- During the first year of one’s passing, it’s known that the deceased still has a strong connection to this world. Although they can’t communicate with people who are alive and cannot perform any mitzvot, never-the less, the soul is given tremendous powers to feel what’s occurring with his loved ones and the world. So in essence, they can see us; however, we can’t see them. In a crude technical way, they are on a different frequency; they’ve switched channels. According to the mystics, there is quite a revolving door to and from frequencies. For example, during the Temple times, if one wanted to make an animal hekdesh – sanctify an animal to the Temple, he would proclaim, “I sanctify this animal to the temple.” With the vow, he has prohibited everyone, including himself, to use this animal; it can only be used for Temple use. If one looks at this animal, his appearance didn’t change since the proclamation; however, in a different and higher frequency, the animal is branded “hekdesh”. This is how powerful one’s speech, or for that matter, an oath, can be.
- In this week’s Parsha, we are introduced to a number of concepts. One concept is a neder – a vow, and another is a shvuah – an oath. Both are types of promises. By a vow, we understand a person promises to restrict himself with regard to a certain object. For example, he vows that wine should be forbidden to him. If no object is involved the term neder – a vow does not apply but rather the term shvuah – oath – applies. An oath is personal a person restrains himself from performing a certain activity. For example, he promises he will not go to sleep at night. Both types of promises are binding even if he doesn’t pronounce G-d’s name.
- G-d commands Moshe to take revenge on the nation of Midyan for attempting to infiltrate and destroy the Israelites by dispatching the Midyanite women in a mission to seduce them and take them off the Godly path.
- Bilam and Balak, the masterminds of the deadly plot, are killed in this war.
- G-d reveals to Moshe and the Israelites that Moshe will die after this war. Many of the Israelites were tempted to delay finishing off the Midyanim because they wanted to prolong Moshe’s life. It’s ironic how for so long there were those who complained about him and these same complainers were the ones who are sorry to see him go.
Moshe becomes angry at the officers who did not kill off the women, who were also the central figures in that hideous plot. Perhaps Moshe should have been more specific in giving that order. Regardless of who they brought and didn’t bring, the fact that Moshe lost his temper, caused him forget some of the laws.
- The tribes of Gad and Reuben have become very wealthy in the war against Midyan. The members of Gad needed spacious pasture grounds for their herds, which they feared will not be sufficient in the promised land that they confiscated from the enemy. They rationalized they could get a lot more bang for their buck on the eastern side of the Jordan. Gad and Reuben were not afraid to live by themselves in the vicinity of the gentile nations.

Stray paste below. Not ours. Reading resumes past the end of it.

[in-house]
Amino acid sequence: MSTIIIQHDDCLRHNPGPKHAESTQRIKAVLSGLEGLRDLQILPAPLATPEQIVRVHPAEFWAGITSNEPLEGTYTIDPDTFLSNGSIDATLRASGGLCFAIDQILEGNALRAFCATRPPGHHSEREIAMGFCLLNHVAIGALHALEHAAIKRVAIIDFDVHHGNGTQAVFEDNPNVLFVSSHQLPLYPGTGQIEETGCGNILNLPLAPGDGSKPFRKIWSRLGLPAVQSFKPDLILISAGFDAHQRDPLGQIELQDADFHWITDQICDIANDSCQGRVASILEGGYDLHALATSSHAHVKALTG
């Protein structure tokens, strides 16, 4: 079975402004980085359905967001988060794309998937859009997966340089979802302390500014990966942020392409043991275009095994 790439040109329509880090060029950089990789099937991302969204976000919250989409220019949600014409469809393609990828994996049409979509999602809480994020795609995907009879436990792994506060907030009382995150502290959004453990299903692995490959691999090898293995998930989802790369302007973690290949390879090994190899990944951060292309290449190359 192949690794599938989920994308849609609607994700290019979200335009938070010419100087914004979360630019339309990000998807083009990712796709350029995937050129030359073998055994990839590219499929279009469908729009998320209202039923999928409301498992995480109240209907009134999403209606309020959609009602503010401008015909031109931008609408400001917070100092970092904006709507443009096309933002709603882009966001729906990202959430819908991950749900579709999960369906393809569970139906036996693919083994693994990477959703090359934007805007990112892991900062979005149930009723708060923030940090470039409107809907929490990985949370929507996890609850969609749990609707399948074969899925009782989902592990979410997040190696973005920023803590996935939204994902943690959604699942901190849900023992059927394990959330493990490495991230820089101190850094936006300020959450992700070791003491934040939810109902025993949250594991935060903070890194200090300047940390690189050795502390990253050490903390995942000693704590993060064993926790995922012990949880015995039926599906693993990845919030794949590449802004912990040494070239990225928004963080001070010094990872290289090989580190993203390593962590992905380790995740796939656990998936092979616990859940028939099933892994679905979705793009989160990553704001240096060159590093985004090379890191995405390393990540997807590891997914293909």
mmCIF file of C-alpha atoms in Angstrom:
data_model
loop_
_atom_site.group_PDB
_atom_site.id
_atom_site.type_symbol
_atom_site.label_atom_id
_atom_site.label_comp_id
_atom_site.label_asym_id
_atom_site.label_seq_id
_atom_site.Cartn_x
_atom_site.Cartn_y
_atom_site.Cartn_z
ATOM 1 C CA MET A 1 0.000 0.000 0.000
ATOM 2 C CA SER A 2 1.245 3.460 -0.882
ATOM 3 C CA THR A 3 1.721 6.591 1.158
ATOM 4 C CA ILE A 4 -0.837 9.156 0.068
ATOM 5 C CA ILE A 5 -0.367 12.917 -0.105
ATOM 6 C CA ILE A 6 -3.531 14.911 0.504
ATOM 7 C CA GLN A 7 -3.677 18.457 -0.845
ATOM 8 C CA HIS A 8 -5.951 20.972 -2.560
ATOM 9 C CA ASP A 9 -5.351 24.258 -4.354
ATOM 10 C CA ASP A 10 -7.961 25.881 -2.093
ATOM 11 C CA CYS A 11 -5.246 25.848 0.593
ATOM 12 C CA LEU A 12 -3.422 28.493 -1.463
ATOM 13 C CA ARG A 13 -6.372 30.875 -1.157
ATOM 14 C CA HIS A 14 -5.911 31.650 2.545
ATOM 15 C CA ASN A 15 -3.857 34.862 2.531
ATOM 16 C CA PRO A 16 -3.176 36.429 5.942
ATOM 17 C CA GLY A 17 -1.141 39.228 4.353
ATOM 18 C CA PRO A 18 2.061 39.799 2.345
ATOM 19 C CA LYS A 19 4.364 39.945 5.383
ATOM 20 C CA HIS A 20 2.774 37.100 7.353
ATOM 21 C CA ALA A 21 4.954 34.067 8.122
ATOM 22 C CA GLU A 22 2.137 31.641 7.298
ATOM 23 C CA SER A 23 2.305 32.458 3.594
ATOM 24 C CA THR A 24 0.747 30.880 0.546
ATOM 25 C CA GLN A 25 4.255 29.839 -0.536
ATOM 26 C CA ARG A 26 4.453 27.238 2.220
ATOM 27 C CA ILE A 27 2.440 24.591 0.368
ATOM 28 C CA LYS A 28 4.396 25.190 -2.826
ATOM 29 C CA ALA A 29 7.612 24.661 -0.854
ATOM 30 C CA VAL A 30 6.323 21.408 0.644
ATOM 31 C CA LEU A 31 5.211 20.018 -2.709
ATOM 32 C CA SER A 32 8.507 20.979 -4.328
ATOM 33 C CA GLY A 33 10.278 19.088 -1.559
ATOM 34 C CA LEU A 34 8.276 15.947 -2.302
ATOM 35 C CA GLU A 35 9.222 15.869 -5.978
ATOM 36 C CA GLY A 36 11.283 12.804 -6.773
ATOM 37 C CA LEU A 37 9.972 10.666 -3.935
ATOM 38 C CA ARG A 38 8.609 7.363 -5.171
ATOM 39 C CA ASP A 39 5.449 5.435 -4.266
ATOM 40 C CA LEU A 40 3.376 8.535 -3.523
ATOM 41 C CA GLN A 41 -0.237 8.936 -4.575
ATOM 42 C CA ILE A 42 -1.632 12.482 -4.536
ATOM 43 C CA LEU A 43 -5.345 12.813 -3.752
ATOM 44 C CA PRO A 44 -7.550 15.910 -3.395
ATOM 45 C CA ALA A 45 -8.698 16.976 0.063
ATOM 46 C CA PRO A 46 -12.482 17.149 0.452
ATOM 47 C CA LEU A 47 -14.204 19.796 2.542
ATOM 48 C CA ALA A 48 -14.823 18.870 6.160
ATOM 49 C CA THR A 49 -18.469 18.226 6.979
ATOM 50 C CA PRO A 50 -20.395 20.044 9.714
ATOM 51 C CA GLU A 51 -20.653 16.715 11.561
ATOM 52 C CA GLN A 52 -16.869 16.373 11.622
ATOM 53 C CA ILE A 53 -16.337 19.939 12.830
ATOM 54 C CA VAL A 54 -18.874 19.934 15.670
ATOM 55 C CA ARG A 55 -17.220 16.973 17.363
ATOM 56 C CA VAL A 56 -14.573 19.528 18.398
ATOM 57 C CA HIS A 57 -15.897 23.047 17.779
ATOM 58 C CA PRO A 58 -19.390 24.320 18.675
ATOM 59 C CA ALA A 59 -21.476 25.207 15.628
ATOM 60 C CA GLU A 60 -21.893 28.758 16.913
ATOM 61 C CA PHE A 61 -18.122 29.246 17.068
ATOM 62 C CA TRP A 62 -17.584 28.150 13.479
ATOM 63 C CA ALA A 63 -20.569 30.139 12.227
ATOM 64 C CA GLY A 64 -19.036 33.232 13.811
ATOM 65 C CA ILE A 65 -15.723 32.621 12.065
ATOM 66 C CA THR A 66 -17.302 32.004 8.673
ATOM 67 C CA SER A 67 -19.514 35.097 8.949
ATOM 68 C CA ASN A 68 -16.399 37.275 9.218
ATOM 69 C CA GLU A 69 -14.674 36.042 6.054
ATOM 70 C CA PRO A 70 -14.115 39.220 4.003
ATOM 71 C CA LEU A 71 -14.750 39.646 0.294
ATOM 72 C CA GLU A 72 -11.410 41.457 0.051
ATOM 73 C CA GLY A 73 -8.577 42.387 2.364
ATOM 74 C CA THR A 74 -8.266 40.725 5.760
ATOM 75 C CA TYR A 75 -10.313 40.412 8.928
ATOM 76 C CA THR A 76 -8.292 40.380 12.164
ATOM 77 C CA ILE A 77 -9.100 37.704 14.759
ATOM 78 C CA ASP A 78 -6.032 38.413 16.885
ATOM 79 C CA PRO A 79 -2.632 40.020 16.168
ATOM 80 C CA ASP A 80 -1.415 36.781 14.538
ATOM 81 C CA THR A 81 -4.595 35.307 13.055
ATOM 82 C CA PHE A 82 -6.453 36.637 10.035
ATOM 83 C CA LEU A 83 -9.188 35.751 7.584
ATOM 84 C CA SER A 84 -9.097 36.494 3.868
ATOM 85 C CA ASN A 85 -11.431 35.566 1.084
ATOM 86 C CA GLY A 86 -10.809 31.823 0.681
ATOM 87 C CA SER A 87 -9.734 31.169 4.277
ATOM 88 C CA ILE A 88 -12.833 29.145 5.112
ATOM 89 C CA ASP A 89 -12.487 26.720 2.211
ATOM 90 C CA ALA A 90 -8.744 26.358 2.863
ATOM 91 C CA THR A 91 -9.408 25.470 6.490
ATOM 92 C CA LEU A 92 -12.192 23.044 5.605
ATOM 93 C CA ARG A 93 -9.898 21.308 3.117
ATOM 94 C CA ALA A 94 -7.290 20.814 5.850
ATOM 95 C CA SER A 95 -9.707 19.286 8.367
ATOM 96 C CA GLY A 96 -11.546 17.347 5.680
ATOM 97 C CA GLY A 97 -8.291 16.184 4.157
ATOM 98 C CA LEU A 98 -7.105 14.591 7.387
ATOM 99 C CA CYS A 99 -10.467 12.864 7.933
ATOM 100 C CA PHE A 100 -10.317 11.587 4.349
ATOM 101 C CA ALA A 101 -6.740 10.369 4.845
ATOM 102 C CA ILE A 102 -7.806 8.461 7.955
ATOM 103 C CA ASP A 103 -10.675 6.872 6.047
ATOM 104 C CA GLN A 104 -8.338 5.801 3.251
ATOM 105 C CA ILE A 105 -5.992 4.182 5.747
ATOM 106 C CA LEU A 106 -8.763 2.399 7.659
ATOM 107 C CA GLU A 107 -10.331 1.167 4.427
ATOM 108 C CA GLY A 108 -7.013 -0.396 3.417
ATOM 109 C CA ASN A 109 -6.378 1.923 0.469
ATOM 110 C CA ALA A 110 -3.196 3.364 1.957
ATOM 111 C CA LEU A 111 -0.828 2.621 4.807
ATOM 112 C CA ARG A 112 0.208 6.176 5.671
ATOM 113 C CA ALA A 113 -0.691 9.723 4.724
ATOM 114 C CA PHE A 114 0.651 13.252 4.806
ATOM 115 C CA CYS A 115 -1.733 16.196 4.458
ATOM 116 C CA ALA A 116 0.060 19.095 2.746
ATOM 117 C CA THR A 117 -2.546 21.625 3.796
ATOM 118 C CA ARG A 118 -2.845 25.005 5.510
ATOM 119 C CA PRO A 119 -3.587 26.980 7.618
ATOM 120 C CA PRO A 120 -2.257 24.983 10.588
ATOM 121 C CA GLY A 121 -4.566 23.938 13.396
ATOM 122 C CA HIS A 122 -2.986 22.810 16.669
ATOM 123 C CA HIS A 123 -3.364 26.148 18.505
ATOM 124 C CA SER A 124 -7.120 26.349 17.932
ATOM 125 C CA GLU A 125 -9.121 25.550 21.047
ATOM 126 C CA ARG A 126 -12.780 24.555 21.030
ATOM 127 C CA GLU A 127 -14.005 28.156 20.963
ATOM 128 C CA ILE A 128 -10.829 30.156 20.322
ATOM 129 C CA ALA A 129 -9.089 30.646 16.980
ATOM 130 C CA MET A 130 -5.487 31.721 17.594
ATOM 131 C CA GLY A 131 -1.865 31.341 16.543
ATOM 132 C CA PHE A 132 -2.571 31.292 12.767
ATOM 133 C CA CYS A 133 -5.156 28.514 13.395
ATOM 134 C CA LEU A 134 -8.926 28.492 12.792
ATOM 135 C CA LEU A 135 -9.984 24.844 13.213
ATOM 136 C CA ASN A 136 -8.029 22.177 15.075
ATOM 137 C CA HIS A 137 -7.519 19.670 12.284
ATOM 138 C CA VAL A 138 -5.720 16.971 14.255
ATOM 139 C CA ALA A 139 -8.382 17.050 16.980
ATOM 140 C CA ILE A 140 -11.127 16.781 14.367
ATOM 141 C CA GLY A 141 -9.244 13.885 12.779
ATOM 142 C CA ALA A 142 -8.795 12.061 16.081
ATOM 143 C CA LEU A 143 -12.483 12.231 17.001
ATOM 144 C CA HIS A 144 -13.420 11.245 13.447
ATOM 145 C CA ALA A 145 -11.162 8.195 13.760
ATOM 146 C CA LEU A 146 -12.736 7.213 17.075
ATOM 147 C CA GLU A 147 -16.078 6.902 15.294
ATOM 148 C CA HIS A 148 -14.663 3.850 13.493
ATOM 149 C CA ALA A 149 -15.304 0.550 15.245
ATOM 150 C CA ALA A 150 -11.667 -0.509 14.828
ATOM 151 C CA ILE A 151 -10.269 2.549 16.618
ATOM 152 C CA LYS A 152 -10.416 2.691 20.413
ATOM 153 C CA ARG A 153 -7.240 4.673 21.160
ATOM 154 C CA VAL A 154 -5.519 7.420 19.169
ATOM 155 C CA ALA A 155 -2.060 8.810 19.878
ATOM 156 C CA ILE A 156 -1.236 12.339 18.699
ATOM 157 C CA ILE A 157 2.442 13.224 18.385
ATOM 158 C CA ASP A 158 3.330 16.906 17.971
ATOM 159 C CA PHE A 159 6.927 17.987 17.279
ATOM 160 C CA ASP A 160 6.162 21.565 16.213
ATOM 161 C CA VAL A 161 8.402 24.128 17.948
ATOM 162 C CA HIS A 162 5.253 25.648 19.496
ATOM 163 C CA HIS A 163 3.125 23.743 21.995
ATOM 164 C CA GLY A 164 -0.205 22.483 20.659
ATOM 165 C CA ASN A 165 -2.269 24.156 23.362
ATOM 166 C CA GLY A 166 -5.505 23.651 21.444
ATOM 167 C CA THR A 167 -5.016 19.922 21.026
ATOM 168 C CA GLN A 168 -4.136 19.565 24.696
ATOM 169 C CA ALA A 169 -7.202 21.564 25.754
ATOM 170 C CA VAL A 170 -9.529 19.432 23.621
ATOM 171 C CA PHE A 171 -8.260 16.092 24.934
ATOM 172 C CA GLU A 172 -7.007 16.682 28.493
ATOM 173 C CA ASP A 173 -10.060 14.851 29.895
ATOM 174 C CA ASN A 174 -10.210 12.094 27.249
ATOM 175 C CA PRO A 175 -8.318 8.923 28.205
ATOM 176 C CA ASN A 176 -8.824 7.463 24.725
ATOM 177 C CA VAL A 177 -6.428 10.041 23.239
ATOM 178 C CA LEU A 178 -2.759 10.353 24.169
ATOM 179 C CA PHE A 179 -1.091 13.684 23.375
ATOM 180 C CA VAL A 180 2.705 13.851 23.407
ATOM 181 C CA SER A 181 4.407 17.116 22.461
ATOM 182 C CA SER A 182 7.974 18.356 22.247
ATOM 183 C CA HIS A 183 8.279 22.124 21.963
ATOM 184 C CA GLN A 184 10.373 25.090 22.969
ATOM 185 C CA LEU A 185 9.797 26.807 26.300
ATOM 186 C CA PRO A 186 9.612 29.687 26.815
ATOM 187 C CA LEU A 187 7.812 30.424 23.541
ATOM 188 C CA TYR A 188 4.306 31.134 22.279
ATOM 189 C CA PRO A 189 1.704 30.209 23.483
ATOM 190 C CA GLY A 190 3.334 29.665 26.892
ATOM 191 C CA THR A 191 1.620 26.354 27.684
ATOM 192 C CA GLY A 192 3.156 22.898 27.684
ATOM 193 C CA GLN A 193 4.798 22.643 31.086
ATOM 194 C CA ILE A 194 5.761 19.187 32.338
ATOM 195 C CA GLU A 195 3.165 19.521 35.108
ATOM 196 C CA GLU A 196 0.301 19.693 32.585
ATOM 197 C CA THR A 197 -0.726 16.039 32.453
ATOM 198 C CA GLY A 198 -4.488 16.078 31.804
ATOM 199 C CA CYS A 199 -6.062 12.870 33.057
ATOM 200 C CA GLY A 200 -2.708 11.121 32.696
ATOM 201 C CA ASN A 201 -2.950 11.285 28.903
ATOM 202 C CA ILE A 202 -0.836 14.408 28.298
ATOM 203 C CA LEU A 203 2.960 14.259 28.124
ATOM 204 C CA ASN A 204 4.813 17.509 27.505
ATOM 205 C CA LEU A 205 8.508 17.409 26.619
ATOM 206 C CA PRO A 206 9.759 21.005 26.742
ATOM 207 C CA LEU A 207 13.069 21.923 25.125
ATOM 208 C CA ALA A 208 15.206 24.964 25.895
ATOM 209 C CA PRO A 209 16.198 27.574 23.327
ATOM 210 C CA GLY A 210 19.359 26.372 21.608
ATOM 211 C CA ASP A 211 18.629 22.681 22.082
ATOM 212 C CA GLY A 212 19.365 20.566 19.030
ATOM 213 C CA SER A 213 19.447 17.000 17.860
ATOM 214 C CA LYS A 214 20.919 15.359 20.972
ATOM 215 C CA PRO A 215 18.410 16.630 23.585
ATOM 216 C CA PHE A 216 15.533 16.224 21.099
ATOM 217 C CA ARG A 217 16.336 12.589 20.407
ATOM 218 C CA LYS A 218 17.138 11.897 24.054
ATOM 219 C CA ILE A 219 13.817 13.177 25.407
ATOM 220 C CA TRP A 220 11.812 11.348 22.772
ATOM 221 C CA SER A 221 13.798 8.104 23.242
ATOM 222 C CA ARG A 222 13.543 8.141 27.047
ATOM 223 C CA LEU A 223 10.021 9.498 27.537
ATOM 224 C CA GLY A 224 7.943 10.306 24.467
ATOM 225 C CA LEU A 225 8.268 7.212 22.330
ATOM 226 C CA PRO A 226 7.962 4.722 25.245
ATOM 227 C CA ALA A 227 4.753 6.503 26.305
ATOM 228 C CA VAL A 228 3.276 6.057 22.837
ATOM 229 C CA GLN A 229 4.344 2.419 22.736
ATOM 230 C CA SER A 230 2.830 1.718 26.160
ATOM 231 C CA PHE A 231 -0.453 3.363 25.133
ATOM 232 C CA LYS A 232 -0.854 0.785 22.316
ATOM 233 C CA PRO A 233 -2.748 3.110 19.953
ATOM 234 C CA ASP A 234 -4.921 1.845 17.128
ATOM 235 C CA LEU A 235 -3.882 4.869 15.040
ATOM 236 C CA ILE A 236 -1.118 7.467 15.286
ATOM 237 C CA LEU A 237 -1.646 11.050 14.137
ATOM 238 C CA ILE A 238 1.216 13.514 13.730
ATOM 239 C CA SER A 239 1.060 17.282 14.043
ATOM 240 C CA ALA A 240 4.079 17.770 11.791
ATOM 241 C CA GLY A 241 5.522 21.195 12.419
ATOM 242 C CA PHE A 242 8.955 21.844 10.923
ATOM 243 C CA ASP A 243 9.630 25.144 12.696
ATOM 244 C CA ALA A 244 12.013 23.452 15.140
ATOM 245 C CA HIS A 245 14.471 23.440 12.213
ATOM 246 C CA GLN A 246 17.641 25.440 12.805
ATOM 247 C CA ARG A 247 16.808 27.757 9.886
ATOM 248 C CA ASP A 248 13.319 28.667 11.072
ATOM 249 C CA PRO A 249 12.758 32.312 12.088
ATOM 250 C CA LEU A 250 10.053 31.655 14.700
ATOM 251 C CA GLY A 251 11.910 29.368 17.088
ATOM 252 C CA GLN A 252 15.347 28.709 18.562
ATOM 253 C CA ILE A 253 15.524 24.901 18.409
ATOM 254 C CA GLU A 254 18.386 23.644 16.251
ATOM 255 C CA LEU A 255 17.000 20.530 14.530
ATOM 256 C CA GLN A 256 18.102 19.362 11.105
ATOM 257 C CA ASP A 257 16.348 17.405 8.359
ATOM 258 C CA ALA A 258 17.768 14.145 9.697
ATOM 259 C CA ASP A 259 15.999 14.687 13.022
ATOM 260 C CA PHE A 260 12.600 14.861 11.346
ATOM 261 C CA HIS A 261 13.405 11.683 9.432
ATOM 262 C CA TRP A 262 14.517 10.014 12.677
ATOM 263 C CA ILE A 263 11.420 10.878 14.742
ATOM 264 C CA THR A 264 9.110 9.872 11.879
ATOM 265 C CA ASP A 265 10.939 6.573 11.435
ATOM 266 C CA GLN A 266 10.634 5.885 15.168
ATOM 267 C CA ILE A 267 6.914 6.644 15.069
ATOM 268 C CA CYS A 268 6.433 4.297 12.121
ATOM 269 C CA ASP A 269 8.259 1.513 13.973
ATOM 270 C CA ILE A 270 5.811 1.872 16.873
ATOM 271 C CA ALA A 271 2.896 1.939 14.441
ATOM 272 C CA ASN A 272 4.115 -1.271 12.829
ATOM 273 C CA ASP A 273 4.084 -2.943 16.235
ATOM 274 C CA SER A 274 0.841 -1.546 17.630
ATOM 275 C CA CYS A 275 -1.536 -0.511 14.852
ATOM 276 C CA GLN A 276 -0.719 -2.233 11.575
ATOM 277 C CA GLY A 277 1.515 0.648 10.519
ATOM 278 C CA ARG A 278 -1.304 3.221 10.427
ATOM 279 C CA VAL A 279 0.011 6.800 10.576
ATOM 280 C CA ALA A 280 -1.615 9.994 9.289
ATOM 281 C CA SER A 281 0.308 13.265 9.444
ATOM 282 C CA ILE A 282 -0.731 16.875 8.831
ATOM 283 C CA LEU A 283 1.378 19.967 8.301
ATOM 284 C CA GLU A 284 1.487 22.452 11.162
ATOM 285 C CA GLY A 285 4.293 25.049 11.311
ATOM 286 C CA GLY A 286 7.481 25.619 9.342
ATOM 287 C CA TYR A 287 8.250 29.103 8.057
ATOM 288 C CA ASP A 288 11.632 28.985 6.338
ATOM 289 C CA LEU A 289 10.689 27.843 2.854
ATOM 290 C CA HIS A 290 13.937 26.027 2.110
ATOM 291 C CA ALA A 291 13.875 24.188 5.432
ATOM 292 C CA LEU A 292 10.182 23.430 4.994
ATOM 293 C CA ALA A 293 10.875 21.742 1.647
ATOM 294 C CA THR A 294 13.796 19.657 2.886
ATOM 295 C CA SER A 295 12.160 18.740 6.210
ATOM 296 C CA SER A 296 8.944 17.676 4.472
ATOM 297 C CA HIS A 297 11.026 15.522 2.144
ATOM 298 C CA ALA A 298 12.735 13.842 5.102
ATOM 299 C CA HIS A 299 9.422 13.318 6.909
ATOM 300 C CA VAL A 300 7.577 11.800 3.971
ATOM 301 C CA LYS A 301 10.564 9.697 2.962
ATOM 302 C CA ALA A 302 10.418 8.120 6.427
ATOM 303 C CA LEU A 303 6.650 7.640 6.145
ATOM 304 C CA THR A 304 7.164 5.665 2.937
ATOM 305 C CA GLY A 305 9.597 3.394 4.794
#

- Moshe was incensed, denouncing them as brood sinners. Yet after prolonged argument and clarification, he agreed to their request. The commentaries are puzzled by this shift in Moshe’s attitude. What was he thinking at first? What was he thinking later on?
- Some comment that indeed Gad and Reuben sinned a) They subjugated themselves to materialism, b) rejected communal responsibilities, c) had a secular attitude to the land of Israel, d) separated themselves from the Jewish people, and e) had disdain for the land.
G-d has many names; in the beginning of Parsha Masei we find a summarization of the entire route the Jews took in the desert. There were 42 places alluding to a mystical 42 letter name of G-d. Therefore, their reading should not be interrupted during the reading of these places.
G-d instructs Moshe to drive out the current inhabitants and they should not be your neighbors. We learn how important good neighbors are.
The Israelites were commanded to set aside 48 cities for the Levites, whose tribe was not to receive a regular portion of the land.
G-d commanded Moshe, “A Jew who murders shall flee to one of the cities designated by Me as a city of refuge.” There he not be slain by the Goel Hadam (redeemer or avenger who is the closest relations), but should the murderer step out of the confines of his city of refuge, then the goel hadam may rightfully slay him. The murderer is banished to the city of refuge until the death of the high priest. Then he may return home.
Credit to: Rabbi Avi Matmon